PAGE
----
One writer explores the successes (and failures) of students finding queer community on campus.
It’s no secret that queer students aren’t exactly a majority here at Dartmouth, and the icy climes of Hanover aren’t exactly a hotspot for the gay community. With such a small group compared to the College population at large, it can be tough for these students to find community — and to form the relationships that are significantly easier for their straight counterparts.
Like many of these students upon their first arrival at Dartmouth, Kate Clark ’25 said she struggled to find a queer community on campus.
“To be fair, it was during Orientation, but I feel like there weren’t a lot of openly queer people that I came across,” Clark said. “And there was not any sort of active representation of people during Trips or just during the conversations we were having.”
This transition to campus can be especially jarring for students coming to campus from places with thriving queer communities. Ülgen Yildirim ’24, who is from Istanbul, Turkey, expressed how difficult the transition from a big city to Hanover has been.
“How I represent my identity as a queer person and how I engage in queer relationships was very different back home than here,” Yildirim said. “Back home in a big city, dating apps are super common and at Dartmouth dating apps are stigmatized — not many people use them, especially if you’re queer. For non-heterosexual relationships there’s basically no one on the app.”
Antônio Jorge Medeiros Batista Silva ’25 and Luka Faccini ’25, who were celebrating their one-year anniversary on the day they were interviewed, expressed a similar sentiment coming from their home country of Brazil.
“We come from quite big cities in Brazil, and I also grew up in a family that was very accepting and I never had to worry about these things,” Silva said.
Forging queer relationships isn’t an easy process — there’s no unified way to find people, and it’s often a luck of the draw based on an individual’s experiences.
“It’s difficult because a lot of the going-out spaces are male-dominated and very heterosexual,” Yildirim said. “I don’t think I’ve been in any queer spaces outside of Panarchy or Tabard, versus in a big city you can find a lot of these spaces where you know that you’re going to find queer people.”
Clark credited her original exposure to the queer community at Dartmouth to different groups she took part in during her freshman year.
“I got really lucky in terms of my Trip leaders’ friends and then being on club soccer…that I got introduced to a lot of queer women on campus pretty early on,” Clark said.
Clark even described how this led her into a relationship that lasted from fall 2021 until last term. While she described her former relationship as strong, she noted that it limited her exposure to different groups.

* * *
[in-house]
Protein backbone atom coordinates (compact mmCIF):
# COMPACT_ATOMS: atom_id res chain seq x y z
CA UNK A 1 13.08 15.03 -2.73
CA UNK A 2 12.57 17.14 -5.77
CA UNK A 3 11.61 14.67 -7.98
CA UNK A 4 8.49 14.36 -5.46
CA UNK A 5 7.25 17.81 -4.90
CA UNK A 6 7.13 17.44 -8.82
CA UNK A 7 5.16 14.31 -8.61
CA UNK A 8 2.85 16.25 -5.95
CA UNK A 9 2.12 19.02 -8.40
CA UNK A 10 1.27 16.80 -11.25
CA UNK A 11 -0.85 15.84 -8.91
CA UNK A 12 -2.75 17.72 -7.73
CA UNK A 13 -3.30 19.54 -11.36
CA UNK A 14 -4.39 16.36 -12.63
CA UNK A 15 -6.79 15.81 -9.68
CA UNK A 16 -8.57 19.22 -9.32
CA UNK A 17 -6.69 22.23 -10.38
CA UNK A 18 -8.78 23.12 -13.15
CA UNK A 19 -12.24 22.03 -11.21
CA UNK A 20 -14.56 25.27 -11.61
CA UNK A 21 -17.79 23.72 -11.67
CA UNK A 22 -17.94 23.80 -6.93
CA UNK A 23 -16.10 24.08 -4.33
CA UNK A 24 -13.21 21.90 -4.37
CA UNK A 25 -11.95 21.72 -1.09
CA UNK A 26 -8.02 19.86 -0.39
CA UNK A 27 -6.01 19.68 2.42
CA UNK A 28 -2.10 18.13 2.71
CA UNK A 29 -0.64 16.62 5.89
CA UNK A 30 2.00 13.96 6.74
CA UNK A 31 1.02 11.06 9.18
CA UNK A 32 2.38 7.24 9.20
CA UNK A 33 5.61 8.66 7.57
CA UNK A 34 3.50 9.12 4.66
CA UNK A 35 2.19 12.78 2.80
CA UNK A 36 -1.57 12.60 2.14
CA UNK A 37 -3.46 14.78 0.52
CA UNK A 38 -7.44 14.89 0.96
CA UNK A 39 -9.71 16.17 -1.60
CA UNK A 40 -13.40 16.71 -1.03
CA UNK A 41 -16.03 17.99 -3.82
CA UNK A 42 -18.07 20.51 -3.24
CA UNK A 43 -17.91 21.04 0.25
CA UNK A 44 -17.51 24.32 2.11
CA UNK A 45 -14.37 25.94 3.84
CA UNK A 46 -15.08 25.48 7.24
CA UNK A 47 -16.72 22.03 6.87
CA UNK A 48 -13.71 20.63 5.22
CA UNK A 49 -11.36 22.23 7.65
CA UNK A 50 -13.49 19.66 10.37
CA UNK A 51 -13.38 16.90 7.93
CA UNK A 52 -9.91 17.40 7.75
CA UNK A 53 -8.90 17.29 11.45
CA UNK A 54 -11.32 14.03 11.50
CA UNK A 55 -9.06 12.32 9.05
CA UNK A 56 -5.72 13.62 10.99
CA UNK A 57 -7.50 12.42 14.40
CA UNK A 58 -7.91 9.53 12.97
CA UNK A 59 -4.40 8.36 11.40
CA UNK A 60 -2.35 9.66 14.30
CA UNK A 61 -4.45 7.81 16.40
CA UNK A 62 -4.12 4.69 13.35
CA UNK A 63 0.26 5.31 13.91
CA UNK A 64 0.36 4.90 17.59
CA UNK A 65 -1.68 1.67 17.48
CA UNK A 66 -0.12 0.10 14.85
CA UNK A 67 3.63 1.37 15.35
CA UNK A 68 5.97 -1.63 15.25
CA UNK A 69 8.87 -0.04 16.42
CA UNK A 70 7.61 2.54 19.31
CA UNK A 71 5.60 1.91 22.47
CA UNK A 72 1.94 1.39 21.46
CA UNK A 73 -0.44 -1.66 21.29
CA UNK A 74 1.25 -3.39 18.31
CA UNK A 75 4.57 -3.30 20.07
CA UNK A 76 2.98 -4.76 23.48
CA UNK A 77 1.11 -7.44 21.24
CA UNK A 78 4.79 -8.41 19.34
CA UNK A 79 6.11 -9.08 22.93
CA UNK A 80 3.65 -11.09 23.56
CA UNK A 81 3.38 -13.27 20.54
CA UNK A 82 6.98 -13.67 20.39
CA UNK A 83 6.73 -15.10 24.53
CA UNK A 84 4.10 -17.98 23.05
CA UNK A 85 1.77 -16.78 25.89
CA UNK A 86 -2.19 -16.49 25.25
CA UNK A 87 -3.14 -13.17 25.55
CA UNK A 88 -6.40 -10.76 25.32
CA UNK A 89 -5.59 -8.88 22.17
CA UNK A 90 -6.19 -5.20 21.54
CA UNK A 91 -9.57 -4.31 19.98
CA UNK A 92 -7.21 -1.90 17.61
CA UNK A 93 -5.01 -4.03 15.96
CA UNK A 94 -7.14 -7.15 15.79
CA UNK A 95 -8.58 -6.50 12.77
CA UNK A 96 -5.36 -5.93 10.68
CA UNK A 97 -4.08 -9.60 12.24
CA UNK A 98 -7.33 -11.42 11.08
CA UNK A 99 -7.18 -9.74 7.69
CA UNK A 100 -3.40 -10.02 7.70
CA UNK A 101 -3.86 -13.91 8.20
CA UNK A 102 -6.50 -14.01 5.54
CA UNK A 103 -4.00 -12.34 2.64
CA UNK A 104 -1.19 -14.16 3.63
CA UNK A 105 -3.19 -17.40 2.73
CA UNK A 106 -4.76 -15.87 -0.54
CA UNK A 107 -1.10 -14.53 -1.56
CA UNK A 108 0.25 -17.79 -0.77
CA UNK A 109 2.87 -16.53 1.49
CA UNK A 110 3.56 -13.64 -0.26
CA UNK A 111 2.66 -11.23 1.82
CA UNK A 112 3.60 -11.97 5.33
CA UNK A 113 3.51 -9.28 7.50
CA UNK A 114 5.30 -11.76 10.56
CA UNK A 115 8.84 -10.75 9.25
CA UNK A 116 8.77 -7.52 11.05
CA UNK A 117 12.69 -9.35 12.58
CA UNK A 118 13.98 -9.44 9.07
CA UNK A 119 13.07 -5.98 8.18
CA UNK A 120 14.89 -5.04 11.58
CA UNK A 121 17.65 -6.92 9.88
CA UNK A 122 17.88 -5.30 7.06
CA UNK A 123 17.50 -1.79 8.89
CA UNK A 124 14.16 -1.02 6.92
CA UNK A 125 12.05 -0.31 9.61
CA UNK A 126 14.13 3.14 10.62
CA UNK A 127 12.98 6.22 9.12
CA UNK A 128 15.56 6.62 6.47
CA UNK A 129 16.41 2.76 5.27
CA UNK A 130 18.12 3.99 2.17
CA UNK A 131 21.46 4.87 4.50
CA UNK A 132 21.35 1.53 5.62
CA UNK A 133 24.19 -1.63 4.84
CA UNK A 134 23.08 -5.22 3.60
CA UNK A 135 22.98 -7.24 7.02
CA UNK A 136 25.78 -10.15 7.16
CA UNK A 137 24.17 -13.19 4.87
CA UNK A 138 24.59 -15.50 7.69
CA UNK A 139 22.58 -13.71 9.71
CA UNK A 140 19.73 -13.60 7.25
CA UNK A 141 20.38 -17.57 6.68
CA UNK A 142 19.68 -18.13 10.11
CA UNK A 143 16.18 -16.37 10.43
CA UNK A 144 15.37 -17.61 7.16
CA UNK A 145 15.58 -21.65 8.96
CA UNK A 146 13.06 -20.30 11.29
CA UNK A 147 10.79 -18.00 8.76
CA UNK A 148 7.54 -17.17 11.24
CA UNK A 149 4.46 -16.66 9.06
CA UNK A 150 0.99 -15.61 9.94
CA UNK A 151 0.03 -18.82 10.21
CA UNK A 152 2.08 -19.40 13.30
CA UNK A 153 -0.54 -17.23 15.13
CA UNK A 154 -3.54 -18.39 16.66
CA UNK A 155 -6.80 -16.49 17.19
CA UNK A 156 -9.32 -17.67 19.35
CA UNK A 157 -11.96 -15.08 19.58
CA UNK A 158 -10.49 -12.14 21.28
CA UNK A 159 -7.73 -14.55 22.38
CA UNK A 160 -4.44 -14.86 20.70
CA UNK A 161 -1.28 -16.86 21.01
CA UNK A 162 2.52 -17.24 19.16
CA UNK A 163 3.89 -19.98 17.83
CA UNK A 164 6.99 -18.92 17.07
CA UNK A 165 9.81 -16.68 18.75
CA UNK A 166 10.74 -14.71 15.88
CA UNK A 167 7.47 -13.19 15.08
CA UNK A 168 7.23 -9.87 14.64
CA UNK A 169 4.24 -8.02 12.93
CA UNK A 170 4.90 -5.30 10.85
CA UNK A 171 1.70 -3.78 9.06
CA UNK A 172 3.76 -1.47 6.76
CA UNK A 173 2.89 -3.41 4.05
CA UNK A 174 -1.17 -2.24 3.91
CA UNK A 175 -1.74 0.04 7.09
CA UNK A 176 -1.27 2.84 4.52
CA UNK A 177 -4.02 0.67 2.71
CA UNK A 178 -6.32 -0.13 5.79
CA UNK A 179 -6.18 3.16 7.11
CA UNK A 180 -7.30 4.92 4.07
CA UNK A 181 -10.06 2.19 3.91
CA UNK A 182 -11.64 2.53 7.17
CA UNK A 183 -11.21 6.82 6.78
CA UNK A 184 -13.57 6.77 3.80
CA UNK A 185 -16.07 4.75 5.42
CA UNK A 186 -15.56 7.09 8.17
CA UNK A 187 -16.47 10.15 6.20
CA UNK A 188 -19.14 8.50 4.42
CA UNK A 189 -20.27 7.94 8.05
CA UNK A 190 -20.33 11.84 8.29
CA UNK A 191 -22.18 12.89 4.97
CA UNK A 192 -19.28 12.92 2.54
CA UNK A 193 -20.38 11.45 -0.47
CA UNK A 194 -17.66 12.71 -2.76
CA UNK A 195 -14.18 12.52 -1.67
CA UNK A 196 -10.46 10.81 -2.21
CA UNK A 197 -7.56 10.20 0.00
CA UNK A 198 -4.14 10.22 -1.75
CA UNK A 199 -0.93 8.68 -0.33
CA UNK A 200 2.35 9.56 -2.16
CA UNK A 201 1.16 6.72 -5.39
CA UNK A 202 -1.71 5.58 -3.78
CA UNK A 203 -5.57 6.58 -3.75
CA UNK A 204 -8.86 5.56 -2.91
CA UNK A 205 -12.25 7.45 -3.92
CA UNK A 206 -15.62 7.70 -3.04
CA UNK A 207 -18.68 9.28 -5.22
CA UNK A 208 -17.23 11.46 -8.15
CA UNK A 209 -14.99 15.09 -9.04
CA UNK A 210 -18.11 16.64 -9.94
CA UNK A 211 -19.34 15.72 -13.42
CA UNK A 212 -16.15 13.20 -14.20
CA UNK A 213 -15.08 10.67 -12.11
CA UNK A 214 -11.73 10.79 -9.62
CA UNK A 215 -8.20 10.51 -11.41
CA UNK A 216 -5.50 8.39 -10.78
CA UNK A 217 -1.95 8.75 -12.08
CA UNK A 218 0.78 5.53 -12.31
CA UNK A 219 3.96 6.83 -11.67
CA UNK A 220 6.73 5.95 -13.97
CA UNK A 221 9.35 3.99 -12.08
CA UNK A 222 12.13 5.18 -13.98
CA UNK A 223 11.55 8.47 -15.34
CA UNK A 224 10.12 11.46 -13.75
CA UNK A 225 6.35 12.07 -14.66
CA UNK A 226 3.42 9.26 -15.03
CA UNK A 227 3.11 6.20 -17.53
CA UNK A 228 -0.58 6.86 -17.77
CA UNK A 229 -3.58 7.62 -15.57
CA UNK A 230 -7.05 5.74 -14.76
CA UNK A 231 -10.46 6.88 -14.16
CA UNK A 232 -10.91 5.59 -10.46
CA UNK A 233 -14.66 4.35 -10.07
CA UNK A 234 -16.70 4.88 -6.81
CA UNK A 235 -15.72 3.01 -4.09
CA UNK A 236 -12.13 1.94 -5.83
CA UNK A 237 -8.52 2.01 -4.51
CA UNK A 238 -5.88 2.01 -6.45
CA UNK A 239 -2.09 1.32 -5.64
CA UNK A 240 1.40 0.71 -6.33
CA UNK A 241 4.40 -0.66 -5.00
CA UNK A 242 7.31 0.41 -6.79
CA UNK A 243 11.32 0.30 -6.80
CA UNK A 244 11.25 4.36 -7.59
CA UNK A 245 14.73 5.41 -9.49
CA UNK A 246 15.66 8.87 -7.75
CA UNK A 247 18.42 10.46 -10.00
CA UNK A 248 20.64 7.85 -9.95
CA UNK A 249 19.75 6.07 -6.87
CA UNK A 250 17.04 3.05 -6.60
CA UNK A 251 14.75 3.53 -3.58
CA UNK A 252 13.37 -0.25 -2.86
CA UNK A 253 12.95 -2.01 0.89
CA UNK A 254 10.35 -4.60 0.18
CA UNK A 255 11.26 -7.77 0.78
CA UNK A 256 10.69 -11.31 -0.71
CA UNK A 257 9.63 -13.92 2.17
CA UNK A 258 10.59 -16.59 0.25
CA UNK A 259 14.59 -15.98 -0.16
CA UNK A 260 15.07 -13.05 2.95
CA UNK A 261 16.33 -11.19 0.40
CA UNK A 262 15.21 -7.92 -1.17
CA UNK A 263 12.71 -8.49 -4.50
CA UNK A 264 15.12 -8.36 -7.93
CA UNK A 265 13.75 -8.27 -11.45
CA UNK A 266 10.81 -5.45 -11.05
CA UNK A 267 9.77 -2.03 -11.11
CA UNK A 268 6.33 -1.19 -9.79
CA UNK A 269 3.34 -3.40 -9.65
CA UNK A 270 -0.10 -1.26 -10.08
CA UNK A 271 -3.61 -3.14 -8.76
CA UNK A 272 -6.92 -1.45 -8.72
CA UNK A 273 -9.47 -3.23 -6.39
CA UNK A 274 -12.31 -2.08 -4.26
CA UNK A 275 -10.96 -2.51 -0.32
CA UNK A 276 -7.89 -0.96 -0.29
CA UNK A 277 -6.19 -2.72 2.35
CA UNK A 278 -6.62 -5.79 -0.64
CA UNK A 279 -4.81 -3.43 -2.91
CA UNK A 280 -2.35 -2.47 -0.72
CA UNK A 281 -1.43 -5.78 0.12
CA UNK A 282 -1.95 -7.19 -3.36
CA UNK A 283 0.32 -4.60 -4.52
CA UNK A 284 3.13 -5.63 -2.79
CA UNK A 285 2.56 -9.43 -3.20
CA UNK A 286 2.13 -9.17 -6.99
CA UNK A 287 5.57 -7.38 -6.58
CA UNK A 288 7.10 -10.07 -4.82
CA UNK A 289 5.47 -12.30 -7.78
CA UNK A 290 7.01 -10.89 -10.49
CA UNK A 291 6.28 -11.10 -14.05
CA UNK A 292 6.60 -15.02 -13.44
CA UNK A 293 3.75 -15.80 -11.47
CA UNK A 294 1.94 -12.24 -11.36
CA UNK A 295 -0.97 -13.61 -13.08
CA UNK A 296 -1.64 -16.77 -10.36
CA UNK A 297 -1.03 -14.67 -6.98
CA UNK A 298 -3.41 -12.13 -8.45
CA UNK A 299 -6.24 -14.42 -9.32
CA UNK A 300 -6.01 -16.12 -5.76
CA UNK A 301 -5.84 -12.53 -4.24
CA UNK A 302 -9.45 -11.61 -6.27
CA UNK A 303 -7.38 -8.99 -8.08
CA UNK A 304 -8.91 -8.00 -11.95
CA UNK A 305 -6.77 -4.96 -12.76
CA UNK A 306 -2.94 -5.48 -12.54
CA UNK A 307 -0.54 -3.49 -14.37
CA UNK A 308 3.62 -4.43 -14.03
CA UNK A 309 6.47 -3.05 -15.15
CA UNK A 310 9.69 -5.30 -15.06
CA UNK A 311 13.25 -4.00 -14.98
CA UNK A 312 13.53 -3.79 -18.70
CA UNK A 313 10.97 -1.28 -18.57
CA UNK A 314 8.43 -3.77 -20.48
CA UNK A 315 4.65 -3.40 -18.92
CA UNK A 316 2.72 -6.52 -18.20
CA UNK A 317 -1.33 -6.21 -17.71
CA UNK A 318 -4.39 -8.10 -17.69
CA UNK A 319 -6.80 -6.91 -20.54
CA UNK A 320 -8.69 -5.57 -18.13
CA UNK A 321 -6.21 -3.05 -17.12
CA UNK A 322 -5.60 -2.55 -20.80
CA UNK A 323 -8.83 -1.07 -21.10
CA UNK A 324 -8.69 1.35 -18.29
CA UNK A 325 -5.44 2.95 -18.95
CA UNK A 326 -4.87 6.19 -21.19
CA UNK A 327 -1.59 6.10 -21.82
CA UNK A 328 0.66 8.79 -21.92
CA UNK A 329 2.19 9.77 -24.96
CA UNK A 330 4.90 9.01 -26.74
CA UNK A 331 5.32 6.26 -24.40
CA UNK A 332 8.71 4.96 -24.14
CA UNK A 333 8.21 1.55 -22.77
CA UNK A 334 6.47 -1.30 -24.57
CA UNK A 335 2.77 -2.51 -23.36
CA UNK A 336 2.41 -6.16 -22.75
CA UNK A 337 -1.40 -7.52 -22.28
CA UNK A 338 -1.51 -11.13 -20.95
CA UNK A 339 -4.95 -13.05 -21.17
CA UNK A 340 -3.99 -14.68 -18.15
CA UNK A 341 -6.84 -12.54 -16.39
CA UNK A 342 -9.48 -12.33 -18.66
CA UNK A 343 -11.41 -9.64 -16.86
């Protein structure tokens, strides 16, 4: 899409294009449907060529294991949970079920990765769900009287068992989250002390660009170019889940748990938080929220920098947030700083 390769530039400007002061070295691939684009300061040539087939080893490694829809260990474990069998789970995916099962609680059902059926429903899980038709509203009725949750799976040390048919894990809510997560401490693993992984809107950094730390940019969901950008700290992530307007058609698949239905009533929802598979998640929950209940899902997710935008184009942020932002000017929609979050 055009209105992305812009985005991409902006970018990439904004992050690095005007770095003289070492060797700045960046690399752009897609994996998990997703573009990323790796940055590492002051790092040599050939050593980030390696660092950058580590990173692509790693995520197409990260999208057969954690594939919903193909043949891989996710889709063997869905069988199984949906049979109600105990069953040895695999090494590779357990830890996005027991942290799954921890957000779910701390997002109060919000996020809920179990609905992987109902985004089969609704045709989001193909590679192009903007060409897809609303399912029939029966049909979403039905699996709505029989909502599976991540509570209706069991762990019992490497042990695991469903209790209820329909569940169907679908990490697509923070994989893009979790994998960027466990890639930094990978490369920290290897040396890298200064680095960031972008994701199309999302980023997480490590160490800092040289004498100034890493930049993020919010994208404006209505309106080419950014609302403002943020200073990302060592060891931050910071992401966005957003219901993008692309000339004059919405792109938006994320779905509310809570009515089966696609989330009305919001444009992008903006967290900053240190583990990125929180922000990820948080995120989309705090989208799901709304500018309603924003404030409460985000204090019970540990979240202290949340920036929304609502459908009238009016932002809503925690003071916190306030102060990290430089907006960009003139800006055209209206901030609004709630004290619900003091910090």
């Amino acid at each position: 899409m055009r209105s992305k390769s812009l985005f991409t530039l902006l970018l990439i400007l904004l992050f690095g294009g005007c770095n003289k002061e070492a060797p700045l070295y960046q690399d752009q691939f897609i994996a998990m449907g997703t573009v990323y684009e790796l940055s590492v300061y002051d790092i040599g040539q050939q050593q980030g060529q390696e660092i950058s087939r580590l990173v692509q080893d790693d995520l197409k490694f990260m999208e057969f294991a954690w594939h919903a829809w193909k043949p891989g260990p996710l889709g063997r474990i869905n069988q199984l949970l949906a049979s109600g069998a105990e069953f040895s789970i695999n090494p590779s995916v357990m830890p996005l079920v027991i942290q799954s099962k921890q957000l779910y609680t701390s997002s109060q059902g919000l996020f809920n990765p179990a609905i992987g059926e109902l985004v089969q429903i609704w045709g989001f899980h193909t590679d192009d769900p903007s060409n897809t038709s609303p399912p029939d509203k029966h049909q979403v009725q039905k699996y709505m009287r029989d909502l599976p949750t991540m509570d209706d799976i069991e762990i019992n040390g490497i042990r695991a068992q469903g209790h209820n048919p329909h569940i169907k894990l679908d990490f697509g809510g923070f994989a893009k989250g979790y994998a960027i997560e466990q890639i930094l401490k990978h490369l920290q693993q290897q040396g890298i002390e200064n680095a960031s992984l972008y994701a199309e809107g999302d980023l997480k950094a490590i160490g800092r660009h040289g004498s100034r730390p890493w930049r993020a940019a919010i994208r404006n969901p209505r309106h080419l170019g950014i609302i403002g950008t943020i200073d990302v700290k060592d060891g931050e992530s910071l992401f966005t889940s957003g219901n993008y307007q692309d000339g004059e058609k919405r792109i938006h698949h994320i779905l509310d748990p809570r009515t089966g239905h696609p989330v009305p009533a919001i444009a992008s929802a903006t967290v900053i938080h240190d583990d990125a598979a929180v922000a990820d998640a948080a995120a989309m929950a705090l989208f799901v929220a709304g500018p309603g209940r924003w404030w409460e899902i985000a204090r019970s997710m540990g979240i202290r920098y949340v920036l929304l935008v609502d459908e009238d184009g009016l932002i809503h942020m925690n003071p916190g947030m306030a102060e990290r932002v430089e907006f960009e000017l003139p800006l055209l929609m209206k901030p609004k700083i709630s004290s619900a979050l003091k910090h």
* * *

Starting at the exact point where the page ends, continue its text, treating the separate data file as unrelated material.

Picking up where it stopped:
“For the most part, I’ve occupied a very specific queer space or group on campus, and now it’s starting to open up as I’m no longer in that relationship,” Clark said. “Being in a relationship made it a lot easier for me to be introduced to this community without having to navigate that.”
Silva and Faccini originally met through the Brazilian community on campus, which they described as very tight-knit, but their relationship was the result of a Marriage Pact match last year.
“I did it as a joke just to meet people, but it turned out that Antônio was my Marriage Pact,” Faccini said. “Even before, Antônio was always my best friend. Some nights, I worked until 2 a.m. at the snack bar and he would come just to give me company.”
Even for those in relationships or with an established community, the performance of a queer identity on campus can be a bit difficult.
“My ex told me that right before I met her, she got called out…for sitting next to another visibly gay girl, and another girl was like, ‘Please stop doing that, that’s gross,’” Clark said. “Her having experienced that explicitly did rest on my mind, even though I feel like I surround myself with people where that’s never really an issue.”
Yildirim added that in a going-out context, the performance of queerness can sometimes feel uncomfortable.
“Sometimes when I go to certain spaces, I feel the need to be more feminine and appeal more to the male gaze,” Yildirim said. “I sometimes feel uncomfortable if I’m not what the fraternity brothers think of as ‘women’ and I feel that that would be heightened with things like PDA with another non-male partner, for example.”
Faccini even shared an experience in which he was explicitly called a homophobic slur on campus.
“It’s very interesting, because I used to joke to Antônio, when is the first time [something is going to happen]?” Faccini said. “I wasn’t very surprised about it happening but it’s weird that the first time it happened to me, it happened here.”
Faccini added that for the most part, he is comfortable with small displays of his relationship.
“I feel very comfortable on a daily basis to walk holding hands,” he said. “Nothing too bad will happen, but I do wonder what the College is doing to prevent these things from happening.”
For some, like Silva and Faccini, the performance of a queer relationship is an important step on a campus where there aren’t many queer couples.
“I think we also do it sometimes as a statement. We need to be seen sometimes,” Silva said. “We hold some privilege as men — I’ve never seen queer women of color holding hands on campus. I think it’s important we take that step, and hold hands and create that space for others.”